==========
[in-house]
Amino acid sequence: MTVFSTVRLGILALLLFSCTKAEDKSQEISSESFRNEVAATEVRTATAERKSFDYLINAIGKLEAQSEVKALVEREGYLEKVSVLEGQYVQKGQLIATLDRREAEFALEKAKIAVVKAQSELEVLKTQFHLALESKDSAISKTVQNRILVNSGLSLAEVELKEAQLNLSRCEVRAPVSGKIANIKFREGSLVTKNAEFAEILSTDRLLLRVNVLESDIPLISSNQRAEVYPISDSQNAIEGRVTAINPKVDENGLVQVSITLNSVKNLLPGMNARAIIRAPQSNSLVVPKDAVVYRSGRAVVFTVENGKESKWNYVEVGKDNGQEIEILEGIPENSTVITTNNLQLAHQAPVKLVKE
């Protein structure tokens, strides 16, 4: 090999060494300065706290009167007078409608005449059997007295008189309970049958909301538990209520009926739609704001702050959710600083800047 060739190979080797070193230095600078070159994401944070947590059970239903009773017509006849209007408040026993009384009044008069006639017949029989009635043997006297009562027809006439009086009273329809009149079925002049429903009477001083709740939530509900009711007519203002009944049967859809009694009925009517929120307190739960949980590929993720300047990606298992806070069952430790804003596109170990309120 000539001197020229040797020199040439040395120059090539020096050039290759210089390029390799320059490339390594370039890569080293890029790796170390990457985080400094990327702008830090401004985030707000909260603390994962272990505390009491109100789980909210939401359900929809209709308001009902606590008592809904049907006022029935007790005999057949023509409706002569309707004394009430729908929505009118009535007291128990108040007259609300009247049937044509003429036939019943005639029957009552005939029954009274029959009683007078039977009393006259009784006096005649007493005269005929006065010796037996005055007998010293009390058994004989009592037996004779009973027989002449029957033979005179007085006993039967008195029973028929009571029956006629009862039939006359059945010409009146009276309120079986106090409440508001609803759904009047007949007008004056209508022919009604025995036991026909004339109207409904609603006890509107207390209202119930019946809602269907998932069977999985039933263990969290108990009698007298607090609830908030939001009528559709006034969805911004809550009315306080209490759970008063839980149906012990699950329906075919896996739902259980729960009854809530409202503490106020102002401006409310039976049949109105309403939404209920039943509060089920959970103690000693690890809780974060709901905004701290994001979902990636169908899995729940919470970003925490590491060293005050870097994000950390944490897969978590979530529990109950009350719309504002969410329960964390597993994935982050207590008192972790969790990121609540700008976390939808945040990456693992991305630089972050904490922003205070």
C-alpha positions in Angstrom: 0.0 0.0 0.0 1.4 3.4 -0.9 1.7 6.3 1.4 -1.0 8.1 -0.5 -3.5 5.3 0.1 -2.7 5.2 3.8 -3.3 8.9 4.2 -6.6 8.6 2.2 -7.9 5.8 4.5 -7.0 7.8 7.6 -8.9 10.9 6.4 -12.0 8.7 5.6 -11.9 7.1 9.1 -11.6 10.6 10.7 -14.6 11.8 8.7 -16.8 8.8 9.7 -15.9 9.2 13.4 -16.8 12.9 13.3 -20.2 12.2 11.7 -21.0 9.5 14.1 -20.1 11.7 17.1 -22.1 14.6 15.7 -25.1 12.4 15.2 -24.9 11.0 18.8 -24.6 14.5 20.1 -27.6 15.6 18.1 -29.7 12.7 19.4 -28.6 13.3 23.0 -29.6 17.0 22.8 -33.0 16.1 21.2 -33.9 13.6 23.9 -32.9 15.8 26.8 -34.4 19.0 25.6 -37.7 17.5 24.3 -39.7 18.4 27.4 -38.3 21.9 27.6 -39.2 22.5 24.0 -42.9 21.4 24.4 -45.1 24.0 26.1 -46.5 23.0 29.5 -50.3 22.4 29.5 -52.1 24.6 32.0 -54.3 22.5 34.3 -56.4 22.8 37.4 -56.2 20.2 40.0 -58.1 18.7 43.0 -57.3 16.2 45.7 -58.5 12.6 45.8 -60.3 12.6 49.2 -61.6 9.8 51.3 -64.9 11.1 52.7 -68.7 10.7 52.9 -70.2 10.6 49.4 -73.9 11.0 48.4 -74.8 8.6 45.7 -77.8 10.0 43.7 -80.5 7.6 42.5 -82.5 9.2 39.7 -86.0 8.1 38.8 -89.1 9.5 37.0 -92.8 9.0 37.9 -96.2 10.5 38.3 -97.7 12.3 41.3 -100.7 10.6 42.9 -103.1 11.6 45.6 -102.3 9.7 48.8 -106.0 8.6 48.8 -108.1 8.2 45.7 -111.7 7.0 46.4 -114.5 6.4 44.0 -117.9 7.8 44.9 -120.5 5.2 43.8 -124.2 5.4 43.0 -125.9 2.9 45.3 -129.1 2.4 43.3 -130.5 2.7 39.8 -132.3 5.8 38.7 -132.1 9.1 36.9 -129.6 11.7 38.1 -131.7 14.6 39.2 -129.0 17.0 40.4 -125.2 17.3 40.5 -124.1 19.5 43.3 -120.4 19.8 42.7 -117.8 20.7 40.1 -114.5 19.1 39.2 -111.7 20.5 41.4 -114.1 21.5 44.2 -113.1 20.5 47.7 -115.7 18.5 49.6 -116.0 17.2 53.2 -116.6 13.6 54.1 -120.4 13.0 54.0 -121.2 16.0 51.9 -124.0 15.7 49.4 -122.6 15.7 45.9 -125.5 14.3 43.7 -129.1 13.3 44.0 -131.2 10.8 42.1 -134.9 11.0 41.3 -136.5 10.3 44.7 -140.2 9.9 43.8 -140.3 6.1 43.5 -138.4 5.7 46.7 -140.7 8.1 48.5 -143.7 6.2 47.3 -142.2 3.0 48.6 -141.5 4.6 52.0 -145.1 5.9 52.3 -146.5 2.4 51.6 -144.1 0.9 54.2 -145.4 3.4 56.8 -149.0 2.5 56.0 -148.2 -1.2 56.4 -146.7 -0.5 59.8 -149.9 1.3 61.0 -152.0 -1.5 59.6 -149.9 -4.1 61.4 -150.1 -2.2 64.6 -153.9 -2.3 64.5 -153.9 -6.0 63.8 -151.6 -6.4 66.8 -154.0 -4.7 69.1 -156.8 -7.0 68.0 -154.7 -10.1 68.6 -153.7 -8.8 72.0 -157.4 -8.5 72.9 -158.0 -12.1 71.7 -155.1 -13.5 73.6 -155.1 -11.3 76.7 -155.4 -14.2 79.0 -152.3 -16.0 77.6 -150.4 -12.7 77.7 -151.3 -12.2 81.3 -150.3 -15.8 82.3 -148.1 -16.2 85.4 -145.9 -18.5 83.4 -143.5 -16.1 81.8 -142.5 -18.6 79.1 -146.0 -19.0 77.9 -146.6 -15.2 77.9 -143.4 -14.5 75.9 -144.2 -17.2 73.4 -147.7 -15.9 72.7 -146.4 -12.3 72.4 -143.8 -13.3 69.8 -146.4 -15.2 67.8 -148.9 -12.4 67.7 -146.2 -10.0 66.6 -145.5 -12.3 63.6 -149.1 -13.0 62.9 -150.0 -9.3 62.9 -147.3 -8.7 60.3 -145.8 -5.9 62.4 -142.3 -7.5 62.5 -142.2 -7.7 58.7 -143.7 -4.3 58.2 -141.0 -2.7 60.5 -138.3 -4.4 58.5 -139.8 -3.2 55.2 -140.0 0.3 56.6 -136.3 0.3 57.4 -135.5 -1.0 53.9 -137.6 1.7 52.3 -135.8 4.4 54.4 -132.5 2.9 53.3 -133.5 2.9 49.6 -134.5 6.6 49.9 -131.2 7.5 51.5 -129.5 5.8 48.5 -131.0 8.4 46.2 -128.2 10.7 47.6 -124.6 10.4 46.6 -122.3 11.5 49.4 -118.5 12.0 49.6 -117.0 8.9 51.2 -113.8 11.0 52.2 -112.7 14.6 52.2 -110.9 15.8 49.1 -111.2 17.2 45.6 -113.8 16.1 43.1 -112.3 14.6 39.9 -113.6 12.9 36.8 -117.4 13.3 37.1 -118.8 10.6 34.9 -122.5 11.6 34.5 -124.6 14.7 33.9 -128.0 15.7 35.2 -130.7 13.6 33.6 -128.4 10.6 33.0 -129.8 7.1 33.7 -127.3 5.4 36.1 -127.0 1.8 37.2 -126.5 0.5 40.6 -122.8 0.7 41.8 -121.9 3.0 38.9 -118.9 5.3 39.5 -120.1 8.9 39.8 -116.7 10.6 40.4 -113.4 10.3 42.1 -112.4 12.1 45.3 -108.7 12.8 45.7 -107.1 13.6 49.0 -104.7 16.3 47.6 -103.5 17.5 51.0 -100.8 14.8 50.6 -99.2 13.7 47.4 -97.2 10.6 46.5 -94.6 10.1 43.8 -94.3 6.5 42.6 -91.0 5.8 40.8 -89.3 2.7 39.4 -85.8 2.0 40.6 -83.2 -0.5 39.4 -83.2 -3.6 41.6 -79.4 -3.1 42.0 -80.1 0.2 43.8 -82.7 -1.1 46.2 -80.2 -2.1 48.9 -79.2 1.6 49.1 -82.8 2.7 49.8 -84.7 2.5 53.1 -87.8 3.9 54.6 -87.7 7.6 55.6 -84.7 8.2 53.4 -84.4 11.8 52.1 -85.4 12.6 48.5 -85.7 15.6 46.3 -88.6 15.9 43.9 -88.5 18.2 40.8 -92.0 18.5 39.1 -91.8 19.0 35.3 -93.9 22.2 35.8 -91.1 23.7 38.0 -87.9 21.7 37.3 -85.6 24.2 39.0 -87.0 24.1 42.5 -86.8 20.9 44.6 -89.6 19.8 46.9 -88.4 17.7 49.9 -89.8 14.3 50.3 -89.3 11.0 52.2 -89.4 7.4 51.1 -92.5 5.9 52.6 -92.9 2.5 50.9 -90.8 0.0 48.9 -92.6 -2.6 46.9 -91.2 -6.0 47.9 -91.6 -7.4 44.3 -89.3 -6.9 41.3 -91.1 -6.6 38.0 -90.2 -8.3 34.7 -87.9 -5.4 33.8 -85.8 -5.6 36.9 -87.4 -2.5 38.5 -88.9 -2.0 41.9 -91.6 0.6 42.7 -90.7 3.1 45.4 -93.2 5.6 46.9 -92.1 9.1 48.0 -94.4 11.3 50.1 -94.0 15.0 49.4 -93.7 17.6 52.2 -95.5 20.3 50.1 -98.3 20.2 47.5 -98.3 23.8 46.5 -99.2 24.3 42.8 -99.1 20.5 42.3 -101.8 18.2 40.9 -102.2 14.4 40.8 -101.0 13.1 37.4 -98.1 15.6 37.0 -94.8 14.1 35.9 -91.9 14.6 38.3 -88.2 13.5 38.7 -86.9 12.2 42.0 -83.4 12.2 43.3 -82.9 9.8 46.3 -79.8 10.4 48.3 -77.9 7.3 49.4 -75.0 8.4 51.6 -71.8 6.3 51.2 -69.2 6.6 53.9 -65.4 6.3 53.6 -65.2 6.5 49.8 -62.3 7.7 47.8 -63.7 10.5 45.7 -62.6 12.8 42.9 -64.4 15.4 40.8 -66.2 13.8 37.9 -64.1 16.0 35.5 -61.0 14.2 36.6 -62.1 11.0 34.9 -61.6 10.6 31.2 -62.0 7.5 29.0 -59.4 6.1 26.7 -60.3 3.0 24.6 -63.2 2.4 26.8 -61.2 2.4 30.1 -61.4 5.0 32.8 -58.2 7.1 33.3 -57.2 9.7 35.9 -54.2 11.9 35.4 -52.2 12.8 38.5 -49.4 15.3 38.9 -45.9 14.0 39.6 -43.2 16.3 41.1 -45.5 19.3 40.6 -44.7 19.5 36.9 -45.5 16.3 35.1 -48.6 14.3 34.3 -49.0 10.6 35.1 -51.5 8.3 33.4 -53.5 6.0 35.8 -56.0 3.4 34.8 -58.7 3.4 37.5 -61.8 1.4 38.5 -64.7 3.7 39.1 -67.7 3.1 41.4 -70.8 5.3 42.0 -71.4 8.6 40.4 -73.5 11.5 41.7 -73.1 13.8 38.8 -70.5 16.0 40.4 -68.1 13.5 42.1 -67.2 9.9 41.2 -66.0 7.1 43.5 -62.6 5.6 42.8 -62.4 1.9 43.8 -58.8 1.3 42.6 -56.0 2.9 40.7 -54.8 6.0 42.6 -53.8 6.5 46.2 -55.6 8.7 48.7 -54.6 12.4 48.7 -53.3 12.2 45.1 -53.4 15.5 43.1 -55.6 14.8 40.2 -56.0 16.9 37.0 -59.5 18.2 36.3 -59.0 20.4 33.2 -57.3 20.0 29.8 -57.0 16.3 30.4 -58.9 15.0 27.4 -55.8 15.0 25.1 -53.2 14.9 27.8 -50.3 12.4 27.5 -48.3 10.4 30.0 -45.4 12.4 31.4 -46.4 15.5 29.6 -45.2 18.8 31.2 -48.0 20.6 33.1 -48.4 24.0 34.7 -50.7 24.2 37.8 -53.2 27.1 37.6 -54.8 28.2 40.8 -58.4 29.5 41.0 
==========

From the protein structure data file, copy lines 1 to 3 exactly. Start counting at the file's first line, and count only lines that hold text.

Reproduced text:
[in-house]
Amino acid sequence: MTVFSTVRLGILALLLFSCTKAEDKSQEISSESFRNEVAATEVRTATAERKSFDYLINAIGKLEAQSEVKALVEREGYLEKVSVLEGQYVQKGQLIATLDRREAEFALEKAKIAVVKAQSELEVLKTQFHLALESKDSAISKTVQNRILVNSGLSLAEVELKEAQLNLSRCEVRAPVSGKIANIKFREGSLVTKNAEFAEILSTDRLLLRVNVLESDIPLISSNQRAEVYPISDSQNAIEGRVTAINPKVDENGLVQVSITLNSVKNLLPGMNARAIIRAPQSNSLVVPKDAVVYRSGRAVVFTVENGKESKWNYVEVGKDNGQEIEILEGIPENSTVITTNNLQLAHQAPVKLVKE
């Protein structure tokens, strides 16, 4: 090999060494300065706290009167007078409608005449059997007295008189309970049958909301538990209520009926739609704001702050959710600083800047 060739190979080797070193230095600078070159994401944070947590059970239903009773017509006849209007408040026993009384009044008069006639017949029989009635043997006297009562027809006439009086009273329809009149079925002049429903009477001083709740939530509900009711007519203002009944049967859809009694009925009517929120307190739960949980590929993720300047990606298992806070069952430790804003596109170990309120 000539001197020229040797020199040439040395120059090539020096050039290759210089390029390799320059490339390594370039890569080293890029790796170390990457985080400094990327702008830090401004985030707000909260603390994962272990505390009491109100789980909210939401359900929809209709308001009902606590008592809904049907006022029935007790005999057949023509409706002569309707004394009430729908929505009118009535007291128990108040007259609300009247049937044509003429036939019943005639029957009552005939029954009274029959009683007078039977009393006259009784006096005649007493005269005929006065010796037996005055007998010293009390058994004989009592037996004779009973027989002449029957033979005179007085006993039967008195029973028929009571029956006629009862039939006359059945010409009146009276309120079986106090409440508001609803759904009047007949007008004056209508022919009604025995036991026909004339109207409904609603006890509107207390209202119930019946809602269907998932069977999985039933263990969290108990009698007298607090609830908030939001009528559709006034969805911004809550009315306080209490759970008063839980149906012990699950329906075919896996739902259980729960009854809530409202503490106020102002401006409310039976049949109105309403939404209920039943509060089920959970103690000693690890809780974060709901905004701290994001979902990636169908899995729940919470970003925490590491060293005050870097994000950390944490897969978590979530529990109950009350719309504002969410329960964390597993994935982050207590008192972790969790990121609540700008976390939808945040990456693992991305630089972050904490922003205070």